A cutman is a person who works in a boxing ring corner for a boxer during a fight. As the boxer progresses through the fight, the cutman applies grease to the boxer's eye area, ears and forehead to prevent the opponent's leather boxing gloves from tearing and cutting the skin. In the event of a swollen or cut area, the cutman will apply an ice-cold steel bar to the skin to prevent swelling and tend to any cuts that may occur. A powder, to clot the blood, is applied by the corner worker. The worker will use a cotton swab to push the clotting powder into the cut in an attempt to stop further bleeding that might deter the boxer's attention and focus during the fight.
As in any medical role, some cutmen are more valued to a fighter than others based on past successes. Once a cutman has achieved status among the fighters, a great deal of money can be made by joining a fighter's team. The trust or faith a fighter has in his cutman can often coax a fighter to continue on in a fight even if he is injured. The cutman can convince the fighter that the bleeding is controlled and that the cut is not as serious as the fighter might think.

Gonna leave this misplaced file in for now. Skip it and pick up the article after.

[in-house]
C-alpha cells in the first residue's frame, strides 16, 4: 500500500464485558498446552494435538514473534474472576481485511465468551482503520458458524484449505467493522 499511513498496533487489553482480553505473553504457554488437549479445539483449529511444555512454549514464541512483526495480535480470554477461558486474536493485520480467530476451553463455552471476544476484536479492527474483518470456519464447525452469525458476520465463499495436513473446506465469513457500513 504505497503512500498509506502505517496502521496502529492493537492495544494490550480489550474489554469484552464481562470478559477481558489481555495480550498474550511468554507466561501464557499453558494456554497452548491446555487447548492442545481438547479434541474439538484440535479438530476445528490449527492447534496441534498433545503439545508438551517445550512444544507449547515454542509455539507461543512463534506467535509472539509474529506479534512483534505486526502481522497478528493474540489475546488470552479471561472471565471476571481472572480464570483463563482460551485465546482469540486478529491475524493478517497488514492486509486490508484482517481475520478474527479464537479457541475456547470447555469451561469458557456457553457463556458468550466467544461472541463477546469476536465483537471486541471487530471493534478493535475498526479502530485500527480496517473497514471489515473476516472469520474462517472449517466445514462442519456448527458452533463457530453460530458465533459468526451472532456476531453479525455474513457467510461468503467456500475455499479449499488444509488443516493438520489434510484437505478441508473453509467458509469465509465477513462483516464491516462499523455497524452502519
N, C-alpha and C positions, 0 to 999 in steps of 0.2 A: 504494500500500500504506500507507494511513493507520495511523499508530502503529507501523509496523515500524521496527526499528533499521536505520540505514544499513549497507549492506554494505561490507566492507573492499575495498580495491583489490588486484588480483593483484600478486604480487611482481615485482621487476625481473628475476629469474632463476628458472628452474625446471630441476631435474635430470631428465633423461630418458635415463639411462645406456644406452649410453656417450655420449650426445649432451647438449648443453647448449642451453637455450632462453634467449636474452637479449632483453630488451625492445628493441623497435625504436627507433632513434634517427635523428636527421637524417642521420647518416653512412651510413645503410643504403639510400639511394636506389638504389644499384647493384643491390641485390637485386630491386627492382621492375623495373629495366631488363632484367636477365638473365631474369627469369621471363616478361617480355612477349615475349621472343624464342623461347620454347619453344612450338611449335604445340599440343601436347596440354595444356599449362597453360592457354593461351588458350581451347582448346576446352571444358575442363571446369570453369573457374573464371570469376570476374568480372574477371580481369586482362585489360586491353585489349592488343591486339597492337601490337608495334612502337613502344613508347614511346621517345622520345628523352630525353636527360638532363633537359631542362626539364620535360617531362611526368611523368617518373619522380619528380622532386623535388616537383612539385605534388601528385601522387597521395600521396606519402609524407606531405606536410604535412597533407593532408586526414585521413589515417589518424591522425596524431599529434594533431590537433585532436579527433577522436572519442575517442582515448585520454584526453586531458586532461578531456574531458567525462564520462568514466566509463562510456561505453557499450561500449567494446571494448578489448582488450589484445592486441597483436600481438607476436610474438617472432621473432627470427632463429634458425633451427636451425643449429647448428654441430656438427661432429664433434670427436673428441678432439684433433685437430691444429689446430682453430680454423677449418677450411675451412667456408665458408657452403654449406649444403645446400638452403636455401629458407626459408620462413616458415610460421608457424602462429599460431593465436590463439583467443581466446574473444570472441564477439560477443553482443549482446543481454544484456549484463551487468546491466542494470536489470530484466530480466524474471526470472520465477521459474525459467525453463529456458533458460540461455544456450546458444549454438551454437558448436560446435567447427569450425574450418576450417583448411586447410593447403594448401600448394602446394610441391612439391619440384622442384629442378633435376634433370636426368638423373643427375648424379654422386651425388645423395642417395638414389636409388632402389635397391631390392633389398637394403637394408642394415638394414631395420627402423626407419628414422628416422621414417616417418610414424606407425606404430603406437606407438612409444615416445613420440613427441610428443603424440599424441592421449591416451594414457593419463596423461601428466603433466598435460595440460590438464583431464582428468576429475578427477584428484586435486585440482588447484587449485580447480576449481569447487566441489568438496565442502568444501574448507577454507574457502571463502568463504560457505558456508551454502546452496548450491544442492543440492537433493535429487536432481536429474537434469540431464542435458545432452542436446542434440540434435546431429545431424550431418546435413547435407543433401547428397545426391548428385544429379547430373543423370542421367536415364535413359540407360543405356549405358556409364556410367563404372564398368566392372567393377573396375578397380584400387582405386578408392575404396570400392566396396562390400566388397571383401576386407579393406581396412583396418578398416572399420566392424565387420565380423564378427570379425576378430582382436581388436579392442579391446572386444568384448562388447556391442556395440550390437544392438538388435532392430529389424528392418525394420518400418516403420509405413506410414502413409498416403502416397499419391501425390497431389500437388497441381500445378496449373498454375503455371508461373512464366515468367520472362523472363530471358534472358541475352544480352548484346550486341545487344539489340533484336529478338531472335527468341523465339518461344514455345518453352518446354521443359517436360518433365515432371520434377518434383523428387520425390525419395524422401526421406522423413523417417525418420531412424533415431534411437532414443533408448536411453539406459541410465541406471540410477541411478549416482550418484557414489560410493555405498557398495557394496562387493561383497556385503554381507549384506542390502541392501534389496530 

Decades ago, some fighters would actually have the cutman slice a severely swollen eye lid open so that the fighter could better see the opponent. The corner man would commonly use a razor blade to make a small incision in the swollen eye lid. This would allow the blood to exit the area and allow the eye to open up. This practice is no longer allowed by most boxing sanctioning bodies. Now, a fighter is forced to combat a swollen eye with the ice-cold steel paddles and an experienced cutman to press the swollen area back into place.
Bleeding from broken noses is also left to the cutmen to control, along with often arranging the broken cartilage into a position that will allow the fighter to breathe through his nose. Modern cage fighting sports also take advantage of the skills of a cutman to control the bleeding that is so prevalent within the cage. Elbow blows to the ear and face area of these modern fighting warriors commonly lead to severe cuts that can blur a fighter's vision and lead to a decline in the fighter's ability to protect and defend himself while inside of the cage.